Academic journal article Estonian Journal of Archaeology

Aspects of Change in the Bronze Age Eastern Baltic. the Settlements of the Asva Group in Estonia

Academic journal article Estonian Journal of Archaeology

Aspects of Change in the Bronze Age Eastern Baltic. the Settlements of the Asva Group in Estonia

Article excerpt

Summary

Bronze Age research in the eastern Baltic was actually initiated with the very first archaeological settlement excavations at Asva and Iru in Estonia and Klangukalns in Latvia in the 1930s. Before the discovery of these hill fort sites the material culture remains were so minimal that researchers even expressed doubt concerning the existence of a proper Bronze Age or any remarkable settlement activity in this region. The quantity and quality of finds from these hill forts resulted in completely new insights into a fairly unknown cultural past of the eastern Baltic region. Quite soon the Estonian prehistorian Harry Moora reached the conclusion that the cultural life in the Early Metal Ages was against all expectations a very active and developed one, and vividly benefitting from intercultural contacts. Interestingly, Moora also stated that the rich archaeological material from these newly discovered sites indicated that the scarceness of grave and hoard finds (containing metals) need not necessarily correspond to the social and cultural reality of the past and that local deposition processes and customs should be considered. Consequently, there was no reason to believe that eastern Baltic societies suffered metal-poor or low-level economic conditions and cultural developments (see Chapter 1).

Unfortunately, this was just a promising start of Bronze Age research that, as the entire methodology and working practice in eastern Baltic archaeology, could not be developed further. This was mainly due to the political conditions and circumstances throughout the post-World War II period and the times of the Iron Curtain. After the continuation of excavations at Asva on the Island of Saaremaa in the late 1940s and mid-1960s and other archaeological campaigns in the newly discovered site of Ridala (with palisade structures; excavated 1961-1963) in western Estonia preliminary results only and a few minor articles have been published. In his dissertation in 1970 Vello Lougas gave a detailed overview of the current state of research into the Bronze and Early Iron Ages in Estonia, also introducing the main results from earlier and his own archaeological investigations at Asva (years 1965-1966). The comprehensive account of facts leading to his chronological system and periodisation, particularly his interpretation and discussion of socio-economic processes and developments, were all grounded on archaeological objects, types and groups from Bronze Ages settlement sites. Because of remaining unpublished and the general isolation of Estonian archaeology in Soviet time Lougas' work could never be received or reviewed by any international research platform. The Bronze Age research of other Baltic Sea regions was simply denied access to the archaeological progress of the Baltic countries, also during the next decades. Lougas had a sort of autonomous position in the field of Bronze and Iron Age research in the Soviet republic of Estonia. Being practically the only academic authority specialising in and permitted to study and investigate the heritage from these prehistoric time periods, he also had to cover a large scope of other duties in salvation and heritage management. Accordingly, there was not much room and spirit left for theoretically reflective research, not to mention the danger of being steadily confronted with political-ideological doctrines in Soviet archaeology and history sciences. When reflecting his (not always fully reproducible) applied methods in archaeological work and the missing data and documentations of significant archaeological sites and contexts, this background of political and economic circumstances needs to be reconsidered (Chapter 6). This concerns in particular the meteorite crater area of Kaali on Saaremaa and the archaeological excavations and the reporting under his direction (in 1976-1979), which have left some confusion and many open questions behind.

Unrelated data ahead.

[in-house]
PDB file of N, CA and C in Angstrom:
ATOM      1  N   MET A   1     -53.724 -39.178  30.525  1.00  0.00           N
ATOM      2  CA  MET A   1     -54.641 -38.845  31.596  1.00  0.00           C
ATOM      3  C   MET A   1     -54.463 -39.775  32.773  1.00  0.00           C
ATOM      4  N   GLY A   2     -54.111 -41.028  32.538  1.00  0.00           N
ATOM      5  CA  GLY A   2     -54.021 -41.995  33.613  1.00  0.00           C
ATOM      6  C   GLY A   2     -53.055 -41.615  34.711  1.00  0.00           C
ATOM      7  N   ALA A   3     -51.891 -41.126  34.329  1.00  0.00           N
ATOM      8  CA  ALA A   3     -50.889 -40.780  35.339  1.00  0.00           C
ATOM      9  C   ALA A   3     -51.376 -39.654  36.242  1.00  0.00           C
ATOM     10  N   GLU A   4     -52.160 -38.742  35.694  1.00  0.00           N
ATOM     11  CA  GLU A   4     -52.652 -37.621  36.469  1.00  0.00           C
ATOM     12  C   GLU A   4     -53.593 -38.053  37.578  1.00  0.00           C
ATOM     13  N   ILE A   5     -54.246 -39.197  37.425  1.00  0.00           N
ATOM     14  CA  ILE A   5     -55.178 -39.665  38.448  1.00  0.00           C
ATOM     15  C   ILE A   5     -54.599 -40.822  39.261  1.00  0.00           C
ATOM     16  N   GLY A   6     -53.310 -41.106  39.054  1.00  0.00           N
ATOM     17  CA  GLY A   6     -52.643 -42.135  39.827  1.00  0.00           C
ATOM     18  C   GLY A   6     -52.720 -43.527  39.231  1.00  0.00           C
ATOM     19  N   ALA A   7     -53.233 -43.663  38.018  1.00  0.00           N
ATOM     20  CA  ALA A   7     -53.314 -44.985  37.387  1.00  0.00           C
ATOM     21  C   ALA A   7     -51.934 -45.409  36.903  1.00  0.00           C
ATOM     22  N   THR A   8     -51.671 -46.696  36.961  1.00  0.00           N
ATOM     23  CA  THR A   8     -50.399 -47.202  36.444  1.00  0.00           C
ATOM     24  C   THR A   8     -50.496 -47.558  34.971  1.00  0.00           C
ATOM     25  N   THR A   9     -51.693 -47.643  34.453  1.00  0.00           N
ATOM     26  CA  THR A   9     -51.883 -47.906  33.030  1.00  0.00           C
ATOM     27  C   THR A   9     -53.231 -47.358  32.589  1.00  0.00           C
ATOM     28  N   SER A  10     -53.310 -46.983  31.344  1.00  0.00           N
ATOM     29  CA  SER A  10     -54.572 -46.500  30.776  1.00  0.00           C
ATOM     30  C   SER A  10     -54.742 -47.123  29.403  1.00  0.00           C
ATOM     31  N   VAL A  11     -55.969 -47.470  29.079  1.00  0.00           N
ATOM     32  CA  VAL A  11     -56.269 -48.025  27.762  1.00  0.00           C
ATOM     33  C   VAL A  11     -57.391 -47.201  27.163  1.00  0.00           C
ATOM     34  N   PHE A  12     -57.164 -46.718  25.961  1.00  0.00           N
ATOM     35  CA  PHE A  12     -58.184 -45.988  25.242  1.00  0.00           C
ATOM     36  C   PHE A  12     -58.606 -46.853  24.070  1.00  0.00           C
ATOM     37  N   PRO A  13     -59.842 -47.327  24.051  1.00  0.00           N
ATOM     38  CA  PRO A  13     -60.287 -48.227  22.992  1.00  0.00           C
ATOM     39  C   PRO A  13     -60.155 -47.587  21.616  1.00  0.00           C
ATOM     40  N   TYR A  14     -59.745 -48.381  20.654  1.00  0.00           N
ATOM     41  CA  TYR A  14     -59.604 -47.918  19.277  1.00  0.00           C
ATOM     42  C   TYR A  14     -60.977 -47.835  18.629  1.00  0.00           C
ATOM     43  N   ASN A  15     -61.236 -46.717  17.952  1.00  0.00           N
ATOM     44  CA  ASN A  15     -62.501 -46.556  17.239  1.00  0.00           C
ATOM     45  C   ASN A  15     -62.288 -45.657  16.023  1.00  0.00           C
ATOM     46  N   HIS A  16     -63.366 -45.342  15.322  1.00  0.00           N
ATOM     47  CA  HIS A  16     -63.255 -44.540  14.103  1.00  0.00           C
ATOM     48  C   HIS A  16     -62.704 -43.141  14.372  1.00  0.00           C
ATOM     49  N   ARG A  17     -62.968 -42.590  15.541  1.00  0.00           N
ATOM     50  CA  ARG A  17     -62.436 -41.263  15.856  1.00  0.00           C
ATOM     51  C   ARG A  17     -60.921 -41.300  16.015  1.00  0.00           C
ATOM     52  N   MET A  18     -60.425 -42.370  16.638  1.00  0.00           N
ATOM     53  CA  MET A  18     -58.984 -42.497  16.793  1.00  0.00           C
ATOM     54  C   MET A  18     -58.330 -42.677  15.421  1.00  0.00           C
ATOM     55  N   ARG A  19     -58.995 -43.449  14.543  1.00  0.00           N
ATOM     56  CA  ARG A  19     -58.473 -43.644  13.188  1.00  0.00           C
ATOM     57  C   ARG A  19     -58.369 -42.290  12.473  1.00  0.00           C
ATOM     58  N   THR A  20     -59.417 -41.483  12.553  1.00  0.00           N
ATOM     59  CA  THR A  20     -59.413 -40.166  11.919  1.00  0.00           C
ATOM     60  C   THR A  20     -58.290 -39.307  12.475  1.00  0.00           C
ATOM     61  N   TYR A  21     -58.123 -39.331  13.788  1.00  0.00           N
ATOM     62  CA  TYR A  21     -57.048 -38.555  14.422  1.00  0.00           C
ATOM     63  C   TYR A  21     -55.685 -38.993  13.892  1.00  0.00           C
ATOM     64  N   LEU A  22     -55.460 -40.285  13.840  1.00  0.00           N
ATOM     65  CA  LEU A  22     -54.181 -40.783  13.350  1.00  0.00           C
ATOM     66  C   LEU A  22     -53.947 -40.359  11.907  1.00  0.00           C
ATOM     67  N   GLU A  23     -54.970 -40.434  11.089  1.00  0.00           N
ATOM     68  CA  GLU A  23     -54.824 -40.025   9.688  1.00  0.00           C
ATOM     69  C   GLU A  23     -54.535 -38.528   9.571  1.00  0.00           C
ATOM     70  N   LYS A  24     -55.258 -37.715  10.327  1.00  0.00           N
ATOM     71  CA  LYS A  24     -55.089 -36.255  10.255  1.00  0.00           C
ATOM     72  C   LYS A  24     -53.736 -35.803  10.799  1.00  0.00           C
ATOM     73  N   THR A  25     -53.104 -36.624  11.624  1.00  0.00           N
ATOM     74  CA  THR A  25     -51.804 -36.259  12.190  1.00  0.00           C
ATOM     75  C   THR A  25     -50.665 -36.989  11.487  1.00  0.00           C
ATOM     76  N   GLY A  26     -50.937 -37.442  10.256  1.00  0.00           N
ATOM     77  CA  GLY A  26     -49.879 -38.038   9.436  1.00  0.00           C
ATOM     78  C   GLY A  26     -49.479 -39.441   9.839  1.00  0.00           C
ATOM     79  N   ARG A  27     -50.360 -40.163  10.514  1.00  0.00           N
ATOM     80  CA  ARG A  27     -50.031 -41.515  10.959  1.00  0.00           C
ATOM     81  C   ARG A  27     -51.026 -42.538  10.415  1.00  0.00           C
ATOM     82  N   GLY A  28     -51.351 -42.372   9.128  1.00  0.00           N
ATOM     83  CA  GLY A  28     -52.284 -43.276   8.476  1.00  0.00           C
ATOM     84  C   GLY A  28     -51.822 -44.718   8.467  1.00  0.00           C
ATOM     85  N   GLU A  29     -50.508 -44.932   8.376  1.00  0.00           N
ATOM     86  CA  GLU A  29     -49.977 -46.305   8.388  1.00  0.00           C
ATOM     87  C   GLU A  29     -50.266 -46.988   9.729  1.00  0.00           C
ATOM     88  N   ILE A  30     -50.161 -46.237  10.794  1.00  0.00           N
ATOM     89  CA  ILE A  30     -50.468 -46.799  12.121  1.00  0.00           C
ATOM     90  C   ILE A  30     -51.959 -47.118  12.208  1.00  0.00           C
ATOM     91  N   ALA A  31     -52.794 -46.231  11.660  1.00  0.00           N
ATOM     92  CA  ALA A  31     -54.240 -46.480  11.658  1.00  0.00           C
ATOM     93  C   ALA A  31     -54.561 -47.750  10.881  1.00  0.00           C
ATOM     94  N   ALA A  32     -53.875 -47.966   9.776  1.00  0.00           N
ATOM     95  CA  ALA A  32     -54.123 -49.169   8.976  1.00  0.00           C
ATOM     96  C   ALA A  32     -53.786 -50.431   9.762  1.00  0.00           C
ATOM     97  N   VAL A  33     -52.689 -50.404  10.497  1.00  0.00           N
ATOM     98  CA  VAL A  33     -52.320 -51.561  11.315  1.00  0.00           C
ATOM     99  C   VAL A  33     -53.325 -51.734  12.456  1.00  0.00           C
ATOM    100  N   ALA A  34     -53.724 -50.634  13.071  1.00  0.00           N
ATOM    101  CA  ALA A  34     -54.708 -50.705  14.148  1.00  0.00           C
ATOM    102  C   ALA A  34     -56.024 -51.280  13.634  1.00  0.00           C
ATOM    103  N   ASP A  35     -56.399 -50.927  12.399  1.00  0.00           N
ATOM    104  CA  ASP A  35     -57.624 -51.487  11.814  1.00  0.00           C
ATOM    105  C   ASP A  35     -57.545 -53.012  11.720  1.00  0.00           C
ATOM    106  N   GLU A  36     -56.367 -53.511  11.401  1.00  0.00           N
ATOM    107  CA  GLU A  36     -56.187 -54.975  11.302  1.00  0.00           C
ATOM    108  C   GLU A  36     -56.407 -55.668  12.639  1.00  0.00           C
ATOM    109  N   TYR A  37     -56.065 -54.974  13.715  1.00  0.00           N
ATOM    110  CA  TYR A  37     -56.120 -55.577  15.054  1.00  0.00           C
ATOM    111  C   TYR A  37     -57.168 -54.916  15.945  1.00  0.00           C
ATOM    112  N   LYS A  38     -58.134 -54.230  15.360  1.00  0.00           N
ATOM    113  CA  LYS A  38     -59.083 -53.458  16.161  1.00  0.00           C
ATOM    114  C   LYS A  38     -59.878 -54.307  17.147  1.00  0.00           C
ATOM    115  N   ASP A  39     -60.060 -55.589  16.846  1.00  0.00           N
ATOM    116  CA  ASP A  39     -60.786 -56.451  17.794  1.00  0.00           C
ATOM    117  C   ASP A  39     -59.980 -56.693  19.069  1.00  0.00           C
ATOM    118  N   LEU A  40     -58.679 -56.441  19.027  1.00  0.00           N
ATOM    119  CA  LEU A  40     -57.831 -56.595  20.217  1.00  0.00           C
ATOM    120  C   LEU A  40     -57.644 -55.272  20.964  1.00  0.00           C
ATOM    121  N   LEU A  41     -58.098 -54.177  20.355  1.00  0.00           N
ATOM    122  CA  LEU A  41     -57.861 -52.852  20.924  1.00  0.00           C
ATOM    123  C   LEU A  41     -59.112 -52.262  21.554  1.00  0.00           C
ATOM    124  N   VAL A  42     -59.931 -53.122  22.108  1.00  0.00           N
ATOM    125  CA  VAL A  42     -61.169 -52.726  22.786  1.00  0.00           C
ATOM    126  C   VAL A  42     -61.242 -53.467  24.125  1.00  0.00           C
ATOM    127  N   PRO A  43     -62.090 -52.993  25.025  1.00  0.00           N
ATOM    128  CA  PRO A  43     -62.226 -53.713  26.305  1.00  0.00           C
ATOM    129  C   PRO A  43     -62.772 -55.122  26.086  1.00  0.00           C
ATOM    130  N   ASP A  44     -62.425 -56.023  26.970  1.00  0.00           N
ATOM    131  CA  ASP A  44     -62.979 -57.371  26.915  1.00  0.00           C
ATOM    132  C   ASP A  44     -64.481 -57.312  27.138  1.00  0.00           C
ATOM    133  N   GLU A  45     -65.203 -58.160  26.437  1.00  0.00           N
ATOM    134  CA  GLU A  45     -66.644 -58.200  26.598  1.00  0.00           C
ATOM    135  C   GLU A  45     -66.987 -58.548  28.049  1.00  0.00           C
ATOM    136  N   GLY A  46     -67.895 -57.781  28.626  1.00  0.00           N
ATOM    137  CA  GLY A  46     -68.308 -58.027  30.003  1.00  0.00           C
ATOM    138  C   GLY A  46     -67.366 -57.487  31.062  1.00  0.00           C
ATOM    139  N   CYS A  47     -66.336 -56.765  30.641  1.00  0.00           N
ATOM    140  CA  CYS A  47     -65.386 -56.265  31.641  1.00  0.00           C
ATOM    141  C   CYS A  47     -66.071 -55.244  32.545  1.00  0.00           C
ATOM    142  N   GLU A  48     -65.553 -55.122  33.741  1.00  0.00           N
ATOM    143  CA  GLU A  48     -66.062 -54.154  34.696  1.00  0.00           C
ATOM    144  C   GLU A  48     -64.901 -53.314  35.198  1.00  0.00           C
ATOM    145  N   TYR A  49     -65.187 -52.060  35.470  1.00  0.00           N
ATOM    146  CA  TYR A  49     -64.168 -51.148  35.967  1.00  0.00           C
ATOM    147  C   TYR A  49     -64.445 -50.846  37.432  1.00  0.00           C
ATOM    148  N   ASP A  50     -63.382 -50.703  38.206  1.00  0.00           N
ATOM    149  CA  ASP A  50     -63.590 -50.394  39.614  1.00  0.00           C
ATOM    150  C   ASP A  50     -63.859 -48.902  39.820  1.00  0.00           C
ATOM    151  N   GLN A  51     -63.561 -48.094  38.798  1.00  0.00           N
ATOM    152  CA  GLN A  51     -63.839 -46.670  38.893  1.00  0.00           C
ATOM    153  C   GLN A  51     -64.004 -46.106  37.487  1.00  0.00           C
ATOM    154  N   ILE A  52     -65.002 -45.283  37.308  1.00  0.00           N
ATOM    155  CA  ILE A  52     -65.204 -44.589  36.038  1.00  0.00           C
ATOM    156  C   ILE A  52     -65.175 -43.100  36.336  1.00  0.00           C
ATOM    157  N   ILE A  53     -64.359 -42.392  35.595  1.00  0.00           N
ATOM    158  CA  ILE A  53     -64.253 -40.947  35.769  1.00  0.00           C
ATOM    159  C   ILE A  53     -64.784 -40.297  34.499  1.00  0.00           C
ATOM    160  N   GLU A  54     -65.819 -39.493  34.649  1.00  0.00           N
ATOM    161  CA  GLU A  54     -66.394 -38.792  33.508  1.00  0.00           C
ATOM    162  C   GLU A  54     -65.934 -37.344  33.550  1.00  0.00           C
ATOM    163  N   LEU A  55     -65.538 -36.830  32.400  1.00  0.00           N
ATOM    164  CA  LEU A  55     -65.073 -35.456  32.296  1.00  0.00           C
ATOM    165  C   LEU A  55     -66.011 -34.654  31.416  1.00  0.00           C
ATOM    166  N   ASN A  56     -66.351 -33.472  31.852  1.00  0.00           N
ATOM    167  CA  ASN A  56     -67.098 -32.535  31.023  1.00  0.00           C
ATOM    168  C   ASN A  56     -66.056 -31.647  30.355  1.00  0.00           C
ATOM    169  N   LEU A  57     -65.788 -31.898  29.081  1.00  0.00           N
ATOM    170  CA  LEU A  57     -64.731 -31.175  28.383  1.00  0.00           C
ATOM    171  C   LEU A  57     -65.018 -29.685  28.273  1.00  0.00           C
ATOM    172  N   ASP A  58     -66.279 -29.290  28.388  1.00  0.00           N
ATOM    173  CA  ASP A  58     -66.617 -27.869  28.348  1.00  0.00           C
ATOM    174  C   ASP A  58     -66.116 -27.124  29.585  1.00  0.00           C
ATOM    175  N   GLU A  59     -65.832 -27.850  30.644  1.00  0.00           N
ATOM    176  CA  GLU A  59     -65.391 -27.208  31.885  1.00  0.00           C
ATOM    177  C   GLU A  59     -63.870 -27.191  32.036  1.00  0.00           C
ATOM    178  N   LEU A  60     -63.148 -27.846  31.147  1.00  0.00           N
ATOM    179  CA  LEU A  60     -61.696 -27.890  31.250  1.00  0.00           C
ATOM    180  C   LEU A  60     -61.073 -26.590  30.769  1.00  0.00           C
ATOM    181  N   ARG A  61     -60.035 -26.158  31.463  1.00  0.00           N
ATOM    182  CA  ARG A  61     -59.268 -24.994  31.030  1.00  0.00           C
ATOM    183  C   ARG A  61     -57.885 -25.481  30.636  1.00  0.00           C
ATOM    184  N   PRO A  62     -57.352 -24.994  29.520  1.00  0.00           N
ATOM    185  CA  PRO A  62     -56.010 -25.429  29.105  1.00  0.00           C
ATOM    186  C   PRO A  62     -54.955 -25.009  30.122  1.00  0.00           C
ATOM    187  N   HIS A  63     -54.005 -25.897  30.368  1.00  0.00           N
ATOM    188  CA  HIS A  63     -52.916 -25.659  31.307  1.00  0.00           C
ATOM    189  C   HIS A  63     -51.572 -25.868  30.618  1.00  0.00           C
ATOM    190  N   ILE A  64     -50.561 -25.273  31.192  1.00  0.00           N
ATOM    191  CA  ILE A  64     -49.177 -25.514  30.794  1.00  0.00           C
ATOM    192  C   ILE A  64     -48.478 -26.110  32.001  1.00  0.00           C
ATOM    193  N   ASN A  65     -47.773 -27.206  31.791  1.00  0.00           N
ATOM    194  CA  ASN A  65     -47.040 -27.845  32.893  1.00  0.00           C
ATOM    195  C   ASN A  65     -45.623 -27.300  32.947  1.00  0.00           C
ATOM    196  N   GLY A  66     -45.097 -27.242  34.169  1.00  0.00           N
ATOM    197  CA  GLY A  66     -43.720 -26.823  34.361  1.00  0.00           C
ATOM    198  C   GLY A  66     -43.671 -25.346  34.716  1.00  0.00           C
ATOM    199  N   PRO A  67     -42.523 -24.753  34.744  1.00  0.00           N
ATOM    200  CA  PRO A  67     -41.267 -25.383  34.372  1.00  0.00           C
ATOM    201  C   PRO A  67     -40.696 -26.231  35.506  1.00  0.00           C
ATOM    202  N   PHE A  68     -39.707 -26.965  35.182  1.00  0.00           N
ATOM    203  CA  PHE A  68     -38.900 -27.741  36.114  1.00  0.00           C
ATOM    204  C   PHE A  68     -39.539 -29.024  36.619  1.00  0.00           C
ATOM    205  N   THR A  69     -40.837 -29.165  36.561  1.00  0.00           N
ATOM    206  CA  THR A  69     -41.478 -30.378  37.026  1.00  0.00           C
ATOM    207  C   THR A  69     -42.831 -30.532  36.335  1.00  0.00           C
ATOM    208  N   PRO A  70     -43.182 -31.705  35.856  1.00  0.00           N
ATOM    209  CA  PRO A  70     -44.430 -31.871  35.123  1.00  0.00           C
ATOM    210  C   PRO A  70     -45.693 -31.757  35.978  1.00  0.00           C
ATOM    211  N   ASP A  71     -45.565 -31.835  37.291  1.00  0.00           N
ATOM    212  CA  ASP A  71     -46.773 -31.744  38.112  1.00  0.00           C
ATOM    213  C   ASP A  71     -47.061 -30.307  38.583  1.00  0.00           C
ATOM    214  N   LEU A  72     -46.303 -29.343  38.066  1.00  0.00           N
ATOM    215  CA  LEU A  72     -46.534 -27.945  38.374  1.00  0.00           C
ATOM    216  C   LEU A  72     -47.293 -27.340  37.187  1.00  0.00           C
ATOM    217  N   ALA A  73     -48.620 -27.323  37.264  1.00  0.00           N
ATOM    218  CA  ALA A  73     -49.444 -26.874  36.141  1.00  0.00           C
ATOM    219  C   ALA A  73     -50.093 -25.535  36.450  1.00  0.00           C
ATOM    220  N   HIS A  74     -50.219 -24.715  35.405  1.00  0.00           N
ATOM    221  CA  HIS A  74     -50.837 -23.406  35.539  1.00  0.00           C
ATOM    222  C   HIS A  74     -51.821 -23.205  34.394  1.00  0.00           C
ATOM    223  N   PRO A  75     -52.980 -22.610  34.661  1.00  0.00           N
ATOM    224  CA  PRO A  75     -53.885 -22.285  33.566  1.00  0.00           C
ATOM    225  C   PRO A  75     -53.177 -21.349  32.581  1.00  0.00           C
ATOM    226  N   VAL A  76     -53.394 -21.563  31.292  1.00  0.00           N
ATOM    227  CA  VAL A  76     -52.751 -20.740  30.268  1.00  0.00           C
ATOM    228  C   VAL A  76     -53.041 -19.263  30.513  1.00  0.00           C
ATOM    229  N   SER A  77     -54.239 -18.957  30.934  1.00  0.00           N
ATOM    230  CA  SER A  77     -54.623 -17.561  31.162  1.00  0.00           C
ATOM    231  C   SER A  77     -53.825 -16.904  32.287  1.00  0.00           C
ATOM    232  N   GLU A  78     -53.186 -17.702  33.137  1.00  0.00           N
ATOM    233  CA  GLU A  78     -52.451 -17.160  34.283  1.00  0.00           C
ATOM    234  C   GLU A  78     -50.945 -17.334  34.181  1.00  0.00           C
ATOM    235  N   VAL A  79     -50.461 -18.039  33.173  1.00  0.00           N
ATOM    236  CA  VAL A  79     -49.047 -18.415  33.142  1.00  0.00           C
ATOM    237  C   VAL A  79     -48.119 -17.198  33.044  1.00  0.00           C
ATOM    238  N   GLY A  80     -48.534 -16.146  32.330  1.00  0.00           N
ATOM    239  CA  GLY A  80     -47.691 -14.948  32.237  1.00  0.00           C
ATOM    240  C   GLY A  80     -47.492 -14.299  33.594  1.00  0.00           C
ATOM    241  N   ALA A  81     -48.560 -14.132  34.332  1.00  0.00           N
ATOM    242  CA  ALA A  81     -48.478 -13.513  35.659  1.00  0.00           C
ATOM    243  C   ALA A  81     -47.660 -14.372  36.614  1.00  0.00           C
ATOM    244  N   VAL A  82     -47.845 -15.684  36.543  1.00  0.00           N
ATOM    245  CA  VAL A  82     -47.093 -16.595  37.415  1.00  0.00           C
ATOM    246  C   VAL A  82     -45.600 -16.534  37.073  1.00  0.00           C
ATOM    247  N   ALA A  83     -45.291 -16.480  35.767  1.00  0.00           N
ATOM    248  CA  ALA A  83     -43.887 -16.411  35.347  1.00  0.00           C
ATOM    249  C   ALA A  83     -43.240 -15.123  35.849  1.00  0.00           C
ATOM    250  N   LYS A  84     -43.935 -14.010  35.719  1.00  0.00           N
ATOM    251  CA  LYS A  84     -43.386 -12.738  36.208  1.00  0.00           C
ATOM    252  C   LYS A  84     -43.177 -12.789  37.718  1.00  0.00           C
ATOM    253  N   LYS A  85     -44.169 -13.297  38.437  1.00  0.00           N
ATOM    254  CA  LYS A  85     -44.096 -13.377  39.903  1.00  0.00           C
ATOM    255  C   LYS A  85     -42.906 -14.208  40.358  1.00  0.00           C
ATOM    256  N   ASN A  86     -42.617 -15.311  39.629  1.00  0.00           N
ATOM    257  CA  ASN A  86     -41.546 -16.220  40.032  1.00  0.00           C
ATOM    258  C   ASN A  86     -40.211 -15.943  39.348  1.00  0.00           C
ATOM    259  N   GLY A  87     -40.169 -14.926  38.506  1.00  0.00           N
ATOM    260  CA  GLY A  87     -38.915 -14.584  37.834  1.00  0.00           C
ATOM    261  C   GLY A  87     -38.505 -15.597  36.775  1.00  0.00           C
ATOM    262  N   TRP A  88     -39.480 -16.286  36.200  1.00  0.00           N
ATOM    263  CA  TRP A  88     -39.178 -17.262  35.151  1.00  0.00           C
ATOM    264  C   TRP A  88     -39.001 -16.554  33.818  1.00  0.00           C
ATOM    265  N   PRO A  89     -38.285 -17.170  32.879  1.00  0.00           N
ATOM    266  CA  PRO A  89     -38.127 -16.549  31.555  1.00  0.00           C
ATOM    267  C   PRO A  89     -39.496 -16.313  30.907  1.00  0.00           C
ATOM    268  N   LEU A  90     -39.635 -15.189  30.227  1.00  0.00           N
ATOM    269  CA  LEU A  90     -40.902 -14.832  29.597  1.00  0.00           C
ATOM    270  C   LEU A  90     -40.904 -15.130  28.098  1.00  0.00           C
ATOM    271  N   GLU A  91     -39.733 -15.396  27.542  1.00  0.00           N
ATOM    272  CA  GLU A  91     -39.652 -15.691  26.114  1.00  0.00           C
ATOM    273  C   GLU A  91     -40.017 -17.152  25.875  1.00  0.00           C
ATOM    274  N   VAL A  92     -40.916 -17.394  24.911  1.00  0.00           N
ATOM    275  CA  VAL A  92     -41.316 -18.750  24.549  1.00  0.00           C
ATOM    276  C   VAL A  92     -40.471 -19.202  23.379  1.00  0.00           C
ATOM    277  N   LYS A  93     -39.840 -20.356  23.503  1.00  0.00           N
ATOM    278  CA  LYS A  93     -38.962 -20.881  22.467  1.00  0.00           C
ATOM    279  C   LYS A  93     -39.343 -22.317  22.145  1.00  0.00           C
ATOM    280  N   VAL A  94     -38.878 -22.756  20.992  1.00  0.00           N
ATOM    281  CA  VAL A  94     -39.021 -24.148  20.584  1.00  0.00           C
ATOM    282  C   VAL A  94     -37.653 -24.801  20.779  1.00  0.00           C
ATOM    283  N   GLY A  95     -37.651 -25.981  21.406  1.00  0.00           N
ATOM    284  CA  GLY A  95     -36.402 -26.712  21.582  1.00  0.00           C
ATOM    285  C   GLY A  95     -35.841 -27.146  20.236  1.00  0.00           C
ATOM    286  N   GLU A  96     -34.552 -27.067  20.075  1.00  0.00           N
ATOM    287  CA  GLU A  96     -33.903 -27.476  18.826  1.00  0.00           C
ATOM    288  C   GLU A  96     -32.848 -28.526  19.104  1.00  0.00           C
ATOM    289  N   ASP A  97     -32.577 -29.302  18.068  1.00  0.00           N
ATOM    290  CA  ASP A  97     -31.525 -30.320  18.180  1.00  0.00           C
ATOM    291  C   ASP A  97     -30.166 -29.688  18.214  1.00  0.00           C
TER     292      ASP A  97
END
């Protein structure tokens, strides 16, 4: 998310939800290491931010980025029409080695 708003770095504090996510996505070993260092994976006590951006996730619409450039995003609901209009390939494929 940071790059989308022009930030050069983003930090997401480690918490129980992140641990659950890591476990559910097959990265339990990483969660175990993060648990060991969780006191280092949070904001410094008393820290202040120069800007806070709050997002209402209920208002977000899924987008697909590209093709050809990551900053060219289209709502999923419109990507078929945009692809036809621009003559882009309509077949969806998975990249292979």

In the late 1980s Valter Lang initiated a proper landscape and settlement archaeology in Estonia with emphasis on palaeogeography and palaeoecology, mainly in the course of studies and fieldworks in coastal areas of north Estonia (including Iru hill fort). …

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